A common motto I've heard among the Front Range anti-growth crowd is, "We want cows, not condos!" I understand the sentiment, but what these people don't understand is that the motto doesn't work; it's not one or the other.
Some claim more should be done to prevent the "Denverization" of Colorado Springs. There are so many in El Paso County who demonize Denver and demonize growth, and they simply don't get it. They say the city and all its ills are the result of growth that was too rapid, growth that has exceeded the city's ability to plan for many years. Growth is criticized as a drain on city coffers, since constant infrastructure improvements are necessary to support it.
The thing is, Colorado Springs as we know it is not the result of a lack of planning or foresight. Indeed, the vast majority of the city has been carefully planned, all according to the will of a few land developers who have embraced, wholly and to the extreme, modernist and irresponsible American urban dynamics.
Ever wonder why the traffic is so bad here and why public transportation is such a joke? All a result of planning. Modern neighborhoods are designed to have streets that make no sense and only connect in one or two places to a few major arterials on which all traffic is dumped. This, combined with awkward geography, a lack of limited-access freeways and low population density, has made this place the way it is.
If you love open space and public transportation, you should want "Denverization." Denver is responsible growth. Colorado Springs is not.
Food for thought: Denver has almost 4,000 people per square mile, and that increases when you subtract the international airport. Colorado Springs has fewer than 2,000 people per square mile, and it's one of the least-dense major cities in the country.
Denver has an adequate freeway network and a complete street grid, making navigation simple and evenly distributing traffic across more and smaller streets, which makes the city far more pedestrian-friendly and actually makes traffic better, for the most part. It also makes public transportation there viable and effective, something that could never be the case even in 50 years in this city, outside of downtown and the Old North End.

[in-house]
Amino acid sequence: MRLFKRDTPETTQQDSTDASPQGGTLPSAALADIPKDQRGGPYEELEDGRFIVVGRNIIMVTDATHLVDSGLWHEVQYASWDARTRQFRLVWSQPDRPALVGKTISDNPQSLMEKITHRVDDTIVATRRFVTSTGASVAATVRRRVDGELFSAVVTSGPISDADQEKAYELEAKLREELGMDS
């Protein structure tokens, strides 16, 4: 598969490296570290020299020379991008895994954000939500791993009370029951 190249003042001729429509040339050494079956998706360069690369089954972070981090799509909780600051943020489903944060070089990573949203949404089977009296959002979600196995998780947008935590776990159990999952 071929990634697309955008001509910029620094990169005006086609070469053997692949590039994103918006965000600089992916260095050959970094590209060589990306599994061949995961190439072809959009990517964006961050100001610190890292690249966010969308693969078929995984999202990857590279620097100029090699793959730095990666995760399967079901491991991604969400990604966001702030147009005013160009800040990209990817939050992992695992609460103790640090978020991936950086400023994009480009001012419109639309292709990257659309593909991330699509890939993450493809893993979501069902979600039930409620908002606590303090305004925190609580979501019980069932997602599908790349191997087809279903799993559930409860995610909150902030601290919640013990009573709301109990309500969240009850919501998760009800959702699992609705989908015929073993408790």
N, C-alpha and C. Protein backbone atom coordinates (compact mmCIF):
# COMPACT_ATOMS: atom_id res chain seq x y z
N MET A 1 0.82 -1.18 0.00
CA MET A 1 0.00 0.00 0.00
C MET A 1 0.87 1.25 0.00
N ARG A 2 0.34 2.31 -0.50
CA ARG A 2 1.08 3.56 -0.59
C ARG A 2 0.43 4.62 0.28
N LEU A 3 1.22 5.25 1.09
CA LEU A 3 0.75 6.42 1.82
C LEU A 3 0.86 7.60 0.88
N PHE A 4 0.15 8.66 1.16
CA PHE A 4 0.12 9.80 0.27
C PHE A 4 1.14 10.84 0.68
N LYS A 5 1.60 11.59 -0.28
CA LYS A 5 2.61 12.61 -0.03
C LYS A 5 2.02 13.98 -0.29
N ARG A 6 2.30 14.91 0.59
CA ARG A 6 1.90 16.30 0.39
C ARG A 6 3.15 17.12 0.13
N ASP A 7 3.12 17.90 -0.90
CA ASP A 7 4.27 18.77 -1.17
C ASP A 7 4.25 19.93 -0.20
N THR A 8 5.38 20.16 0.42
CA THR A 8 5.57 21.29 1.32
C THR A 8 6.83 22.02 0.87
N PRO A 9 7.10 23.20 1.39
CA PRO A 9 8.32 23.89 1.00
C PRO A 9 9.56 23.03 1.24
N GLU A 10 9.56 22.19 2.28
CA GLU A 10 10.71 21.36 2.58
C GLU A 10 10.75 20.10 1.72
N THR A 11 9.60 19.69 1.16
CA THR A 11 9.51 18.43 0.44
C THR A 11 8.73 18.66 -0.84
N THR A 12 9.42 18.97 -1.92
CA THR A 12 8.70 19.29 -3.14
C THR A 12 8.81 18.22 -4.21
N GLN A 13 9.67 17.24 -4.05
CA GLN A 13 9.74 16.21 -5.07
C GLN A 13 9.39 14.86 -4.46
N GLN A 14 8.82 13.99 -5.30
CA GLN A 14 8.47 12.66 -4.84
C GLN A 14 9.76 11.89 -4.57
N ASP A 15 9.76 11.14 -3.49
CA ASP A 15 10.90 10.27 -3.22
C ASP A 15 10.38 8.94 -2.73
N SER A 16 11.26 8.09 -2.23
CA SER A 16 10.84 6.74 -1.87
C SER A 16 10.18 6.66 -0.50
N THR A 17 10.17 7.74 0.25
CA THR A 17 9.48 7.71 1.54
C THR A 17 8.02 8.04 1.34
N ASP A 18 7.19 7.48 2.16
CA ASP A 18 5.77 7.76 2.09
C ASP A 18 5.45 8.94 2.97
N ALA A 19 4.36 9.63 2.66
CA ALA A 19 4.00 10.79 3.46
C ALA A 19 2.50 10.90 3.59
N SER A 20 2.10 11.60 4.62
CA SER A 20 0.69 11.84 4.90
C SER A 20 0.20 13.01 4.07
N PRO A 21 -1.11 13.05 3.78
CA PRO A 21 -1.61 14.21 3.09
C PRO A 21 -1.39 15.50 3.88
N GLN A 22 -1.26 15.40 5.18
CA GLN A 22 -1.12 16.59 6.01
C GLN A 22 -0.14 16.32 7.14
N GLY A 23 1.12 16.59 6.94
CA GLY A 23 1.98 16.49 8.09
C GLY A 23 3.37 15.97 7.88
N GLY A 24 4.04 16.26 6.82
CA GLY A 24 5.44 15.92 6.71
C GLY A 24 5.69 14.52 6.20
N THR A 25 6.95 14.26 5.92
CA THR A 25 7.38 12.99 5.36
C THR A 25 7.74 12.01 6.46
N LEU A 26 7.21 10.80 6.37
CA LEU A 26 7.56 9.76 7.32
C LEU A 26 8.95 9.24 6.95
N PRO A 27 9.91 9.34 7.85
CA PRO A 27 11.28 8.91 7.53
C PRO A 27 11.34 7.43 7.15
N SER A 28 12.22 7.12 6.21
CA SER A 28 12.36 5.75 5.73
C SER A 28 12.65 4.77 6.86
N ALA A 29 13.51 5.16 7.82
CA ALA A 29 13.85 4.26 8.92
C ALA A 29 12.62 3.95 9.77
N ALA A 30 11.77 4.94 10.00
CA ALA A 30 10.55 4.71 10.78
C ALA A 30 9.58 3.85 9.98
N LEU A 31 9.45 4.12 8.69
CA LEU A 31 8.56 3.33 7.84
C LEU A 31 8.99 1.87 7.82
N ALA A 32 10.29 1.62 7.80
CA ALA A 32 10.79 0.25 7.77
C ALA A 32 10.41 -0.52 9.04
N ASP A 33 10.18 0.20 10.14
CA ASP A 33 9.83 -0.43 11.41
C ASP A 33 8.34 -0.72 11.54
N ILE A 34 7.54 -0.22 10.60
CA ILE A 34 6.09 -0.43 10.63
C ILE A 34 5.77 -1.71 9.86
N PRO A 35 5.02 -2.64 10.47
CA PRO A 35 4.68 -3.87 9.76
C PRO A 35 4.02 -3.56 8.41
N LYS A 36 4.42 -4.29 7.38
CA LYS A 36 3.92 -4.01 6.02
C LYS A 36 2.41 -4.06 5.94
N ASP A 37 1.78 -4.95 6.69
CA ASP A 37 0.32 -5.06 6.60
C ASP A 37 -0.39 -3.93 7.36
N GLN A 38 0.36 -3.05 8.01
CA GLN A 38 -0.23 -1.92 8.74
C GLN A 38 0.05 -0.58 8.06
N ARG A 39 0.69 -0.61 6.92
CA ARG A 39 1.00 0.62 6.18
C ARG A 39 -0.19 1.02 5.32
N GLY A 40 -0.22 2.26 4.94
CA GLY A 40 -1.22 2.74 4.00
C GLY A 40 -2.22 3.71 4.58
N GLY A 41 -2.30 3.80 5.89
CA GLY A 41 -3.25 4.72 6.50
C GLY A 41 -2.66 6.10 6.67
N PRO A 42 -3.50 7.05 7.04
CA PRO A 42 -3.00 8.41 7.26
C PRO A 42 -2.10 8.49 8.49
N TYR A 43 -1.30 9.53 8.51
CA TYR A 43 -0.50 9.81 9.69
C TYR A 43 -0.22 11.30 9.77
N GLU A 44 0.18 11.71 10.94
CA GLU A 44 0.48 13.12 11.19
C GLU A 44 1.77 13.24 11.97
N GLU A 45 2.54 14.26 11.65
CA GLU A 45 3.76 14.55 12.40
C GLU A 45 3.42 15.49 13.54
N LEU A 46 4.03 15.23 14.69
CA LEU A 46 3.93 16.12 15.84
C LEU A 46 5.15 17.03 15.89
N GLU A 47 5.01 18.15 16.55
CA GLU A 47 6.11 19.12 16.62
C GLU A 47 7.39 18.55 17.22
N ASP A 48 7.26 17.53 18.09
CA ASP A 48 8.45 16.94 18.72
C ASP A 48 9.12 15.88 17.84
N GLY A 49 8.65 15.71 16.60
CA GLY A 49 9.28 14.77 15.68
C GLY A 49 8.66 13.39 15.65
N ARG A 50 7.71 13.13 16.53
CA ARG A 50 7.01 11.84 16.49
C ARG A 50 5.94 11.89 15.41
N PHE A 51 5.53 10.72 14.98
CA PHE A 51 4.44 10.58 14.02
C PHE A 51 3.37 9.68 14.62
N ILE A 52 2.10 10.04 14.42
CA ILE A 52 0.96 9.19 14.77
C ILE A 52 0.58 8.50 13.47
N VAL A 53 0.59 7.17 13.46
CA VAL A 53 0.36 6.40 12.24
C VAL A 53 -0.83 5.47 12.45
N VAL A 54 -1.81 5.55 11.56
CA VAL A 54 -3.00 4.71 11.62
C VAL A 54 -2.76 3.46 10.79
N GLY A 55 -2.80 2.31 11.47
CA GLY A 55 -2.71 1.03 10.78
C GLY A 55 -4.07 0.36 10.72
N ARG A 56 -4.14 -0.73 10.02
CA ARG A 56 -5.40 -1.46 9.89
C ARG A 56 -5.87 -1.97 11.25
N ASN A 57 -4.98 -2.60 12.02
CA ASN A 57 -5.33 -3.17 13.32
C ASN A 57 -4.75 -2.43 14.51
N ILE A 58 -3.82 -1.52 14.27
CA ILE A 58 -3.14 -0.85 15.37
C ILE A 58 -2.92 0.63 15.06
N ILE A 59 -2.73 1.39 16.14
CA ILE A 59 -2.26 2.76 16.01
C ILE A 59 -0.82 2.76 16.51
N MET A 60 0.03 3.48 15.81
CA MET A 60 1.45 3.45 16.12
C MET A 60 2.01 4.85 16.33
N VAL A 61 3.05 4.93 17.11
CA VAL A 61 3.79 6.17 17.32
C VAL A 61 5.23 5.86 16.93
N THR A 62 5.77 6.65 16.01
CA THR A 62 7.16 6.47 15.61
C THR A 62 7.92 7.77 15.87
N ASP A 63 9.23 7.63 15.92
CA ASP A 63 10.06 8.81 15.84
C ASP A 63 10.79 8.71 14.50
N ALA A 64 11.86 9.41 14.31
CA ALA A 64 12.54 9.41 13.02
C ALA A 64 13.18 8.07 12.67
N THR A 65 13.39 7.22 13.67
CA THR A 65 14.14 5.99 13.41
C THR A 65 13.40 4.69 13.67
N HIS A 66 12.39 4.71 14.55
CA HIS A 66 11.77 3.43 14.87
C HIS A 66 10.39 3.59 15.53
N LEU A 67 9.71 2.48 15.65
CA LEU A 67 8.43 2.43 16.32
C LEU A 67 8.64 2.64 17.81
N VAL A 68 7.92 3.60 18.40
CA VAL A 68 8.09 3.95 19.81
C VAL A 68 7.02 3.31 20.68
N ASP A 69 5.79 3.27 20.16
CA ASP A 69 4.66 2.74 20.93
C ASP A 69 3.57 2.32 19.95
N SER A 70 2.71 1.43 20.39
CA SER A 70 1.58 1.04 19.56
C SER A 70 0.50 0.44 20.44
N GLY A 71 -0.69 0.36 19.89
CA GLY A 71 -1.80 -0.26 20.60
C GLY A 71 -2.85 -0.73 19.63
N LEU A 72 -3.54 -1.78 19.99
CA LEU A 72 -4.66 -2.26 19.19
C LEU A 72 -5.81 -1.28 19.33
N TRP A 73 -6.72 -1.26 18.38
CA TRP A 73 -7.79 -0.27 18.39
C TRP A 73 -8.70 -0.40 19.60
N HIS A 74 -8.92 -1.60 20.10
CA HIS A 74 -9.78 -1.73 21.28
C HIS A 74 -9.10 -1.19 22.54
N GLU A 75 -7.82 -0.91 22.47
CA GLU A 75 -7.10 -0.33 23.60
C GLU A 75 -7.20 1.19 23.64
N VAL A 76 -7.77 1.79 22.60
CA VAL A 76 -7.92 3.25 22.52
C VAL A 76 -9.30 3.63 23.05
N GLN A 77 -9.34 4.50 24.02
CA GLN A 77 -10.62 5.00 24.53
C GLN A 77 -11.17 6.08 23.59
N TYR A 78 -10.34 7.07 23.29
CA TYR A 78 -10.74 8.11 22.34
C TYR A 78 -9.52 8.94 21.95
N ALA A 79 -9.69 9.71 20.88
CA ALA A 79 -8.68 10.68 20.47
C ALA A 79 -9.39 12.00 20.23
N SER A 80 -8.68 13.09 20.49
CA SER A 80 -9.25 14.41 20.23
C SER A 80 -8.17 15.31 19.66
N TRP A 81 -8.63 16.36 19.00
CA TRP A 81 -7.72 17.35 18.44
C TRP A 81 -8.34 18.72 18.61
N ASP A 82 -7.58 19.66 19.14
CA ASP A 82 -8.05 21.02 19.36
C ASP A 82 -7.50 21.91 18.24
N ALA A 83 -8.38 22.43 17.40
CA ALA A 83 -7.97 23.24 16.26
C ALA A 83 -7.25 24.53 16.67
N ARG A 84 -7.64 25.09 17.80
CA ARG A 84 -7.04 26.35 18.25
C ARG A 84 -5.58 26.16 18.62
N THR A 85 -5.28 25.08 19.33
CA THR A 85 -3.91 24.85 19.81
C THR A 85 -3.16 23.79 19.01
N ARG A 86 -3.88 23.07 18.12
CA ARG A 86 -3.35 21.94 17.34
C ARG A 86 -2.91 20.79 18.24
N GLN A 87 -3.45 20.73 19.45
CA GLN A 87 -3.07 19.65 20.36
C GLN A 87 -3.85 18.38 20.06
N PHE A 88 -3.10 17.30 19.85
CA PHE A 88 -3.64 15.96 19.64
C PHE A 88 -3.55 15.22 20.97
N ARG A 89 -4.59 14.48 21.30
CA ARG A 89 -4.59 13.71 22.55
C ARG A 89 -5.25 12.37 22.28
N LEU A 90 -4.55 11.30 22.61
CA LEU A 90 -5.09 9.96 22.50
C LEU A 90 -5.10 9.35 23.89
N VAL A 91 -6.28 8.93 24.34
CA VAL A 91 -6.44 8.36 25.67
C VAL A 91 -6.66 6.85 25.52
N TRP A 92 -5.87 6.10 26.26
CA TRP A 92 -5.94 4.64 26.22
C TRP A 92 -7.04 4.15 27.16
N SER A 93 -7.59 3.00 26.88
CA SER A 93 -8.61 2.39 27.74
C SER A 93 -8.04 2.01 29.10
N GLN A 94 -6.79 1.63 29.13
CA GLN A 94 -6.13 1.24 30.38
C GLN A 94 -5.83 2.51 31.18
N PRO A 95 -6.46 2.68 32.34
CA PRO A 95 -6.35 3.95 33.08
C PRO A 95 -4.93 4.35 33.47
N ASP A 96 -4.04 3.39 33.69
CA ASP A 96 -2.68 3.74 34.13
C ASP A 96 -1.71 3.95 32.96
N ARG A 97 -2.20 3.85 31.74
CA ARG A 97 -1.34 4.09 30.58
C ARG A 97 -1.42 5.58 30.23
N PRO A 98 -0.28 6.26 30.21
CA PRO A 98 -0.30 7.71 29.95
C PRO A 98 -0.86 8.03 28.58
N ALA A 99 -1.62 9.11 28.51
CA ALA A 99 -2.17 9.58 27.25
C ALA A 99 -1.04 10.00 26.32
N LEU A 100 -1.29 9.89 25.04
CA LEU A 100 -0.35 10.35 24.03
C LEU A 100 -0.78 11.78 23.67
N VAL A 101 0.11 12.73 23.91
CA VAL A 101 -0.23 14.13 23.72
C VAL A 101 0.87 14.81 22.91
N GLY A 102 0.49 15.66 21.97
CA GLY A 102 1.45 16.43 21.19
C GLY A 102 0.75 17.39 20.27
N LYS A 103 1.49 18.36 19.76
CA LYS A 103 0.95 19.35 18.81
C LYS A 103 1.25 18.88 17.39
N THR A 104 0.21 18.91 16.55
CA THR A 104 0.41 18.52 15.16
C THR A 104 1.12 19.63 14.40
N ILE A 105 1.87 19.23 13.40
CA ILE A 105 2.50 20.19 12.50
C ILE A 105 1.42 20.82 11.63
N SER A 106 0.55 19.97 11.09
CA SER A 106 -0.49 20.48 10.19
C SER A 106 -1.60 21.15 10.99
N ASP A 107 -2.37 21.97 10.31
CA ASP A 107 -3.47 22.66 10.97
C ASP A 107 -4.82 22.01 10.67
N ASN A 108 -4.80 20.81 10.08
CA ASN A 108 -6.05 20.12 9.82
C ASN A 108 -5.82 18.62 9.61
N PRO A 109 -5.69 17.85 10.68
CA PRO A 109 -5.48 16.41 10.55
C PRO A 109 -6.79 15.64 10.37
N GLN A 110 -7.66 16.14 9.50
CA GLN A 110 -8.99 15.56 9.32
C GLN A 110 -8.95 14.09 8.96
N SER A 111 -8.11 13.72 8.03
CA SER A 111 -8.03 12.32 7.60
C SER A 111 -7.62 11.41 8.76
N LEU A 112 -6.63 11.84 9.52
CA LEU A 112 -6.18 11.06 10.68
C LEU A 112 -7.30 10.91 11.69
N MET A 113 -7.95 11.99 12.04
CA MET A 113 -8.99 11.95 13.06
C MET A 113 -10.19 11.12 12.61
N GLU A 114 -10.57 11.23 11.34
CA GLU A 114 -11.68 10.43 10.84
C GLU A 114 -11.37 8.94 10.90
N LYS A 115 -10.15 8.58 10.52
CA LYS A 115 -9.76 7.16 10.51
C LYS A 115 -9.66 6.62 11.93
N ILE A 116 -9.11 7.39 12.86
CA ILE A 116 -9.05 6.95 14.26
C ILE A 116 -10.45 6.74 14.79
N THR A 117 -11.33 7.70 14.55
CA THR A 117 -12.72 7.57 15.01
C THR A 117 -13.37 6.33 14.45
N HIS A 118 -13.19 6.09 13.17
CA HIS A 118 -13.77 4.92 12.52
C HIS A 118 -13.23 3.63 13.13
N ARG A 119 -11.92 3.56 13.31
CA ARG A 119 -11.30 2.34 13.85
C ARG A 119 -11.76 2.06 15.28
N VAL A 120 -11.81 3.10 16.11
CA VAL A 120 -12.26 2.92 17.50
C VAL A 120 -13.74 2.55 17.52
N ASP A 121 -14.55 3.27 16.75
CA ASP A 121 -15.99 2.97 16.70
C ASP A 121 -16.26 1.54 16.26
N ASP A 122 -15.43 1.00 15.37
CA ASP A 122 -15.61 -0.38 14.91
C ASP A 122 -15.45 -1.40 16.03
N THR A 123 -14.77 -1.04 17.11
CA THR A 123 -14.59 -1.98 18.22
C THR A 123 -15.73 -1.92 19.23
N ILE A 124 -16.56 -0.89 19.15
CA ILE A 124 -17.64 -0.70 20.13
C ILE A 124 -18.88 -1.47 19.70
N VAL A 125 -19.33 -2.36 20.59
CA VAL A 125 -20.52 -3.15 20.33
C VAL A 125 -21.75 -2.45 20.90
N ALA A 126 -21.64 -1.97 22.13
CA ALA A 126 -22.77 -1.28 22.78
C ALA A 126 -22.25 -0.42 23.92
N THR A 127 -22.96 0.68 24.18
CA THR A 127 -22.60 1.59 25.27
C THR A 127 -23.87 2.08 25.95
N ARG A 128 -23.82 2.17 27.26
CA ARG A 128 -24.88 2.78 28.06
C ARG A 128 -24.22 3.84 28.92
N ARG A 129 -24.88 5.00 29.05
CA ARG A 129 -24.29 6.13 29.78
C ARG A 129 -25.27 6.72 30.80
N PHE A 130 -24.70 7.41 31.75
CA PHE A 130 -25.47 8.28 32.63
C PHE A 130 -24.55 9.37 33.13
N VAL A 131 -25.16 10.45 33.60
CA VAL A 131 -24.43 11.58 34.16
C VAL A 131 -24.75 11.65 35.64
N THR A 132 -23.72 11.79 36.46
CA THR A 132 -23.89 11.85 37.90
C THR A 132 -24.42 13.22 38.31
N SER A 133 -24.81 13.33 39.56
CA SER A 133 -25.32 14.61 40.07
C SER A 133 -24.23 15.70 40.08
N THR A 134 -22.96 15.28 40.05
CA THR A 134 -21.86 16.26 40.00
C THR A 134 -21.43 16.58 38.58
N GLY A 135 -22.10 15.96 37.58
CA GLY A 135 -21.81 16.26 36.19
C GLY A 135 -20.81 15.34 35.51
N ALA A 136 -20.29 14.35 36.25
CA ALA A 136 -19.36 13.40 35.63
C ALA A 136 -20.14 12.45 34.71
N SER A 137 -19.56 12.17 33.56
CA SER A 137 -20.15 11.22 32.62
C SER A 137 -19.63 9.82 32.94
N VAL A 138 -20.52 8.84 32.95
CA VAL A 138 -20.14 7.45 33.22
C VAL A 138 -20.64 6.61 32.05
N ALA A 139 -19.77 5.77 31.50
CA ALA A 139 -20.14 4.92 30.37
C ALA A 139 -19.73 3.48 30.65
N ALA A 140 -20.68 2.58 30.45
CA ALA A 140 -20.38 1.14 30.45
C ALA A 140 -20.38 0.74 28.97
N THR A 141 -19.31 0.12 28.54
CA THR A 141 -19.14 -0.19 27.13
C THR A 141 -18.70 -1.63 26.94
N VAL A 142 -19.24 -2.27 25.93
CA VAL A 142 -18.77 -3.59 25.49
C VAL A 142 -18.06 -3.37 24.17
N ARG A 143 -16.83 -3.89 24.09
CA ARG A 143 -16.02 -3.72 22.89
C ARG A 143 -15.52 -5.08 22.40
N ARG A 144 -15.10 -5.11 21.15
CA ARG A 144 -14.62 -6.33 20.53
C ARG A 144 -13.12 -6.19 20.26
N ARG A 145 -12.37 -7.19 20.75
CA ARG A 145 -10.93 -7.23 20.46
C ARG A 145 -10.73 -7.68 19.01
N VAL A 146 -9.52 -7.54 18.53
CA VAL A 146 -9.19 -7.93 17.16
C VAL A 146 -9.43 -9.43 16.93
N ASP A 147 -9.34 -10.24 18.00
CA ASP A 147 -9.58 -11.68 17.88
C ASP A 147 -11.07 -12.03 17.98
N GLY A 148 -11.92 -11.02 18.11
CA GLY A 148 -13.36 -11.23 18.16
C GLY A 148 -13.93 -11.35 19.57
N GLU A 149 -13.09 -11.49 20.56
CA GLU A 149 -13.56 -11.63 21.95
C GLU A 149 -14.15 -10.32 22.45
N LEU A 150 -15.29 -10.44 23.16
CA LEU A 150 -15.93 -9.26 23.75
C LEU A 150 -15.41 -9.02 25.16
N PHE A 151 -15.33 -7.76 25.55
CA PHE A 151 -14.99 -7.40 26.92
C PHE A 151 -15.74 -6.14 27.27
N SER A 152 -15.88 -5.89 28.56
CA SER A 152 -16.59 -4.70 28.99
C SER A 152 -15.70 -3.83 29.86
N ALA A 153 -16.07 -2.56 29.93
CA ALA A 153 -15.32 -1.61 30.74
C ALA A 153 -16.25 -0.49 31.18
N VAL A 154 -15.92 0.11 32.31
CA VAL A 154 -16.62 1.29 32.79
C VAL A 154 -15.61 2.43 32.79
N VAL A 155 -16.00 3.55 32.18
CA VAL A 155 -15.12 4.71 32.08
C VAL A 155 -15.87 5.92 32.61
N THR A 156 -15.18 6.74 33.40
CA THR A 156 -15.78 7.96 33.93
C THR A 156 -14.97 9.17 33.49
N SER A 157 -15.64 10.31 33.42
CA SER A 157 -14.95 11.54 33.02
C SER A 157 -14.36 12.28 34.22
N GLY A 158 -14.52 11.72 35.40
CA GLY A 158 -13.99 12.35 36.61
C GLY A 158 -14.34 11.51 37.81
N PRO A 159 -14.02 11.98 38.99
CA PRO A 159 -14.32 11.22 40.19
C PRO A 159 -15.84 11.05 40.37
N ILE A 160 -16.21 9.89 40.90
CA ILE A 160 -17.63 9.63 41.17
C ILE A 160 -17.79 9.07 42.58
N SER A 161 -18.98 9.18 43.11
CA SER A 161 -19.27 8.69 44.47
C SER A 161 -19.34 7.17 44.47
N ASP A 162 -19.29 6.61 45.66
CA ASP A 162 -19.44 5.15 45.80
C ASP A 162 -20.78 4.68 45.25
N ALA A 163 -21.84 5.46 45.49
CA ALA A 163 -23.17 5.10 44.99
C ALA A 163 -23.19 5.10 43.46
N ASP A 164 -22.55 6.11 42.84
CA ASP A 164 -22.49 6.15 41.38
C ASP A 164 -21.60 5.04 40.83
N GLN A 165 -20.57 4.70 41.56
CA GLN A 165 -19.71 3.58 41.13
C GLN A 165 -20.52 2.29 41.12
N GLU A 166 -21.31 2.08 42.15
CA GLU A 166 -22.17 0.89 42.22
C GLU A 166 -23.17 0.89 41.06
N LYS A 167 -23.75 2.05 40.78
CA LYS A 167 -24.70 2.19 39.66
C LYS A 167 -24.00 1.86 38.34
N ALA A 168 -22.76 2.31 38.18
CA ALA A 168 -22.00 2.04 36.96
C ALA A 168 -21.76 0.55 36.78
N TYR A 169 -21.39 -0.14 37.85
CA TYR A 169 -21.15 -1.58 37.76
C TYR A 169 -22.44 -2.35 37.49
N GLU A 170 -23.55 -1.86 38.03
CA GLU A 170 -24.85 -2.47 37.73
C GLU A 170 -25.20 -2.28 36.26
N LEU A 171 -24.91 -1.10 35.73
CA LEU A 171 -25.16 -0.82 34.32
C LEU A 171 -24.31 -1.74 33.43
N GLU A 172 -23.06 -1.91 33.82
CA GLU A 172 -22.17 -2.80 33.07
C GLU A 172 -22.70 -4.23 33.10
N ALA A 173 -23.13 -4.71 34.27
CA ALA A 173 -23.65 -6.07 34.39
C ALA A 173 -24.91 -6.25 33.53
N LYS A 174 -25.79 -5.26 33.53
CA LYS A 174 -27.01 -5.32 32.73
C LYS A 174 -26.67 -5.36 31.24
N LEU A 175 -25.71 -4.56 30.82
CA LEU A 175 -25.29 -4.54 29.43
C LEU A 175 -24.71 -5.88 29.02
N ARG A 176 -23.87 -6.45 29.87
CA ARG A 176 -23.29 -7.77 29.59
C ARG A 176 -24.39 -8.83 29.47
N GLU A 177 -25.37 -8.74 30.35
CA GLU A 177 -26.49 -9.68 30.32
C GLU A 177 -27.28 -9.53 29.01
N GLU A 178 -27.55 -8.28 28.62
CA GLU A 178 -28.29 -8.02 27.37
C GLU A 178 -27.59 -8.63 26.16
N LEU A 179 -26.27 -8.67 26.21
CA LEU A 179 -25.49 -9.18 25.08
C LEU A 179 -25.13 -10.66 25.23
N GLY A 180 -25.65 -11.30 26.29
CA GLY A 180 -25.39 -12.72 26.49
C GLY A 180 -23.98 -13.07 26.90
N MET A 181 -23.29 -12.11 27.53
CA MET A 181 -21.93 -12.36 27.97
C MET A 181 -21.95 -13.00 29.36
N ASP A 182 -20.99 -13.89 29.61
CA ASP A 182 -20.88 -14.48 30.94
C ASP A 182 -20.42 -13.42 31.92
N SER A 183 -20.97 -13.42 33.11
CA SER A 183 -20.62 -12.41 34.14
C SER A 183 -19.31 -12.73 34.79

When people try to prevent condos, they're not preventing growth. The growth will still happen. Instead of condos, however, you get low-density tract housing, which takes up significantly more space and requires significantly more money to supply infrastructure for the same amount of people. It is a lose-lose situation.
The sentiments toward growth here are ironic in that they are incompatible with conservative fiscal attitudes. Colorado Springs must spend significantly more per capita on everything because there is no density and no contiguity between neighborhoods. This means more spending to provide the same level of services to the population. Growth is not the problem; growth done wrongly is the problem.
And considering El Paso County's property tax is almost five times less than the average for the state's nine largest counties, and the fact that Colorado Springs has a double dose of TABOR-ratcheting with which to deal, it's no wonder that we suddenly lack the money to pay for such things as watering the parks and a Fourth of July fireworks show.
The city, the concept of the city, is fundamental to the human condition and to the civilized condition. We have cities for a reason. Cities that try to serve the purposes of both rural and urban, and cities that depend on the car to serve those purposes, succeed in doing neither.
We need to move back to the human scale. We need infill development. And we need it now.
Perhaps in 50 years, things will change. And for people who actually prefer to live in a city, things will be much improved.
If Colorado Springs ever wants to become a livable, decent city, the best thing it can do is try really hard to be just like Denver.
Drew Willsey is an economics major at the University of Colorado at Colorado Springs.
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